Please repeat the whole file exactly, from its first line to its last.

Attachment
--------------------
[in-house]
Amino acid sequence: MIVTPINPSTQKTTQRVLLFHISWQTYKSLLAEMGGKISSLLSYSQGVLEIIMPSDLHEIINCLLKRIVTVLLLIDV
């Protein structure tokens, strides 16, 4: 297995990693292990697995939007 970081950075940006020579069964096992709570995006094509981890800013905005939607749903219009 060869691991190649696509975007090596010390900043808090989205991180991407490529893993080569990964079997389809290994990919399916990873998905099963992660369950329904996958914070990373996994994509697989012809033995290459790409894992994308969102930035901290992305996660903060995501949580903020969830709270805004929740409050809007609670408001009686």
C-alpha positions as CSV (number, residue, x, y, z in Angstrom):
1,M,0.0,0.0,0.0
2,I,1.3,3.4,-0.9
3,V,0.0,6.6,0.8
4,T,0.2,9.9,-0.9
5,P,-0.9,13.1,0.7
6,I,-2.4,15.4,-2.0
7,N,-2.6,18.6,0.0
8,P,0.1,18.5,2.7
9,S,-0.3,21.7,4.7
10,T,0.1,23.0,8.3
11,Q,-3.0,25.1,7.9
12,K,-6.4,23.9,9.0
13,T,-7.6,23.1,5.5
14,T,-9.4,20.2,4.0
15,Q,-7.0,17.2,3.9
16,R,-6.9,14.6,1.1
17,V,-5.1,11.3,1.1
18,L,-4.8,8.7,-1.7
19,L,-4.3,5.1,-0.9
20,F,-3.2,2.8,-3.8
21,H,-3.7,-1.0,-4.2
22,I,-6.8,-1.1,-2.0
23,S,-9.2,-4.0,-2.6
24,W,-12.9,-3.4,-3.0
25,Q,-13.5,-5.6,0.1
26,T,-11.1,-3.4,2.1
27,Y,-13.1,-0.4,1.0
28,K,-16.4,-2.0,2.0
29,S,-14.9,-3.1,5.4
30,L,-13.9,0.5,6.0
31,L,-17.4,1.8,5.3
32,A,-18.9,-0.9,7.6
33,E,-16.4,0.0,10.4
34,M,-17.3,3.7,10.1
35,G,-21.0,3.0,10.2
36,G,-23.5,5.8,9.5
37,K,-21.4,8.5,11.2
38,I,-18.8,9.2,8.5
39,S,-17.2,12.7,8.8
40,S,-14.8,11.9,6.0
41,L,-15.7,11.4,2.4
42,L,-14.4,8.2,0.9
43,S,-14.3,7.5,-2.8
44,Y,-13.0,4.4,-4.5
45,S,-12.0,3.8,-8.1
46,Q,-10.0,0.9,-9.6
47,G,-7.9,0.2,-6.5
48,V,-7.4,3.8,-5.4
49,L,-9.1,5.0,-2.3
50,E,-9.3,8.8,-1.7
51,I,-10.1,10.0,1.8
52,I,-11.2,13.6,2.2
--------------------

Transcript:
[in-house]
Amino acid sequence: MIVTPINPSTQKTTQRVLLFHISWQTYKSLLAEMGGKISSLLSYSQGVLEIIMPSDLHEIINCLLKRIVTVLLLIDV
């Protein structure tokens, strides 16, 4: 297995990693292990697995939007 970081950075940006020579069964096992709570995006094509981890800013905005939607749903219009 060869691991190649696509975007090596010390900043808090989205991180991407490529893993080569990964079997389809290994990919399916990873998905099963992660369950329904996958914070990373996994994509697989012809033995290459790409894992994308969102930035901290992305996660903060995501949580903020969830709270805004929740409050809007609670408001009686």
C-alpha positions as CSV (number, residue, x, y, z in Angstrom):
1,M,0.0,0.0,0.0
2,I,1.3,3.4,-0.9
3,V,0.0,6.6,0.8
4,T,0.2,9.9,-0.9
5,P,-0.9,13.1,0.7
6,I,-2.4,15.4,-2.0
7,N,-2.6,18.6,0.0
8,P,0.1,18.5,2.7
9,S,-0.3,21.7,4.7
10,T,0.1,23.0,8.3
11,Q,-3.0,25.1,7.9
12,K,-6.4,23.9,9.0
13,T,-7.6,23.1,5.5
14,T,-9.4,20.2,4.0
15,Q,-7.0,17.2,3.9
16,R,-6.9,14.6,1.1
17,V,-5.1,11.3,1.1
18,L,-4.8,8.7,-1.7
19,L,-4.3,5.1,-0.9
20,F,-3.2,2.8,-3.8
21,H,-3.7,-1.0,-4.2
22,I,-6.8,-1.1,-2.0
23,S,-9.2,-4.0,-2.6
24,W,-12.9,-3.4,-3.0
25,Q,-13.5,-5.6,0.1
26,T,-11.1,-3.4,2.1
27,Y,-13.1,-0.4,1.0
28,K,-16.4,-2.0,2.0
29,S,-14.9,-3.1,5.4
30,L,-13.9,0.5,6.0
31,L,-17.4,1.8,5.3
32,A,-18.9,-0.9,7.6
33,E,-16.4,0.0,10.4
34,M,-17.3,3.7,10.1
35,G,-21.0,3.0,10.2
36,G,-23.5,5.8,9.5
37,K,-21.4,8.5,11.2
38,I,-18.8,9.2,8.5
39,S,-17.2,12.7,8.8
40,S,-14.8,11.9,6.0
41,L,-15.7,11.4,2.4
42,L,-14.4,8.2,0.9
43,S,-14.3,7.5,-2.8
44,Y,-13.0,4.4,-4.5
45,S,-12.0,3.8,-8.1
46,Q,-10.0,0.9,-9.6
47,G,-7.9,0.2,-6.5
48,V,-7.4,3.8,-5.4
49,L,-9.1,5.0,-2.3
50,E,-9.3,8.8,-1.7
51,I,-10.1,10.0,1.8
52,I,-11.2,13.6,2.2